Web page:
In Asia, PET prices closed the week before the Chinese New Year holiday on a higher note on the back of the firmer upstream costs, as per ChemOrbis. Chinese New Year holiday will start on February 9 and last until February 15. Export prices out of China gained US$30/ton at the low end but lost US$40/ton at the high end on a week over week basis. However, prices offered at the low end of the range disappeared toward the end of the last week. Meanwhile, South Korea export prices gained strength over the same period and firmed up by US$10-20/ton. Based on spot PTA and MEG prices, theoretical production costs moved up by US$10/ton on CFR China basis. These figures still suggest that Chinese producers are offering below their theoretical cost levels and operating with squeezed margins.
A Chinese producer, who raised their export prices by US$20/ton and local prices by CNY100-200/ton (US$16-32/ton) on the back of the upstream costs, noted, “We plan to remain firm on our offer levels and we are unwilling to offer any large discounts. We believe prices will post further increases after the Chinese New Year holiday as the spot PTA market is expected to remain firm over the short term.” Another producer told ChemOrbis, “We lifted our export prices by US$30-40/ton prior to the holiday in line with rising upstream costs although demand does not perform well.” The seller expects prices to remain more or less stable at the high end of the current range once the holiday is over. A distributor remarked, “Prices gained ground prior to the Chinese New Year holiday on the back of the firmer feedstock costs. Therefore, we built some stocks as we believe that PET prices will continue to move up after the holiday. However, due to the holiday, our PET sales remain slow. Yet, we believe that March will be a better month in terms of demand based on our previous market experiences.”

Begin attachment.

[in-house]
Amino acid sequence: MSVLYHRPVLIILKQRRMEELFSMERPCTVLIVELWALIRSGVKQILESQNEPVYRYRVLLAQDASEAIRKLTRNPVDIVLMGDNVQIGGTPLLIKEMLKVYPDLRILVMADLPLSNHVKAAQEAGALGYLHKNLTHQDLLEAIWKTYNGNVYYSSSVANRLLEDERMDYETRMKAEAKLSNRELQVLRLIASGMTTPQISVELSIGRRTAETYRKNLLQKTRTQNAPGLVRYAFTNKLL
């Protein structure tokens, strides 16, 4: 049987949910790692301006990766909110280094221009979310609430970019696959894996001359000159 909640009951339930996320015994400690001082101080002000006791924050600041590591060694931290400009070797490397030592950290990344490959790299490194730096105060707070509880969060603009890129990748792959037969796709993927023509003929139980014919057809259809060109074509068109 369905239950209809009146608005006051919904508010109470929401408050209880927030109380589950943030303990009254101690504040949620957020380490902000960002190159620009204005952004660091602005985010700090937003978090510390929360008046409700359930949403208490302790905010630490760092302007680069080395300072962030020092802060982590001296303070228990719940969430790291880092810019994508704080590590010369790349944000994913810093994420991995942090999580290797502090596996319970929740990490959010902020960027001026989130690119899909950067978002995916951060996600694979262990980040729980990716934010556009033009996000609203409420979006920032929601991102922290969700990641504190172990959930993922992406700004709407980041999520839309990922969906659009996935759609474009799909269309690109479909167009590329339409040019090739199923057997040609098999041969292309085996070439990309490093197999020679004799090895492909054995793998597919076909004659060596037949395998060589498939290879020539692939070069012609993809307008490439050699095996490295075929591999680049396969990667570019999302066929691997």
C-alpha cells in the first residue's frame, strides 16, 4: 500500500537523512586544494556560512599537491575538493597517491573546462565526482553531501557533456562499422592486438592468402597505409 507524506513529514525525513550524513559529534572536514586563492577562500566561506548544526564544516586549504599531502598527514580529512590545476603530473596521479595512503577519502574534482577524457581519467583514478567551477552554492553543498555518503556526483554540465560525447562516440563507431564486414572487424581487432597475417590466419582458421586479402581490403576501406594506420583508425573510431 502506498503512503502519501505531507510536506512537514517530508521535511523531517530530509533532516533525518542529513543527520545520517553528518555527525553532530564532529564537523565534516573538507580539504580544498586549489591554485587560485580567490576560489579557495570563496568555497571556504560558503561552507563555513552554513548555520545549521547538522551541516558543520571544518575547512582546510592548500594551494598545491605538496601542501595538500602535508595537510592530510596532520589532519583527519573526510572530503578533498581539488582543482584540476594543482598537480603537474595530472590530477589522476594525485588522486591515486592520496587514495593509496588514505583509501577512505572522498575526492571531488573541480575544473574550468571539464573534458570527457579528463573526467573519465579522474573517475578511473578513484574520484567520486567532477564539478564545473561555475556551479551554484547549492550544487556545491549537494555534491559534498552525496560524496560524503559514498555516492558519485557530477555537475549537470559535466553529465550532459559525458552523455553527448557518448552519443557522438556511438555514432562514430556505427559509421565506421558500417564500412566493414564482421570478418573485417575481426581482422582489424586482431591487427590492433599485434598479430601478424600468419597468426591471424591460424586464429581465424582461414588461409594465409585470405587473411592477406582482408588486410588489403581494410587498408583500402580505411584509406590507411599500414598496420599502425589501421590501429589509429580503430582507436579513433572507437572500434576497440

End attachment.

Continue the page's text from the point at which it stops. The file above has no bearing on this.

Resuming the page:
A trader highlighted, “We lifted our prices by $30/ton in line with the higher prices we received from producers. We believe that buyers have to accept these levels as prices are very much likely to gain further ground following the holiday. Plus, overall PET demand will traditionally perform better in March and producers, in general, are not under stock pressure at all.”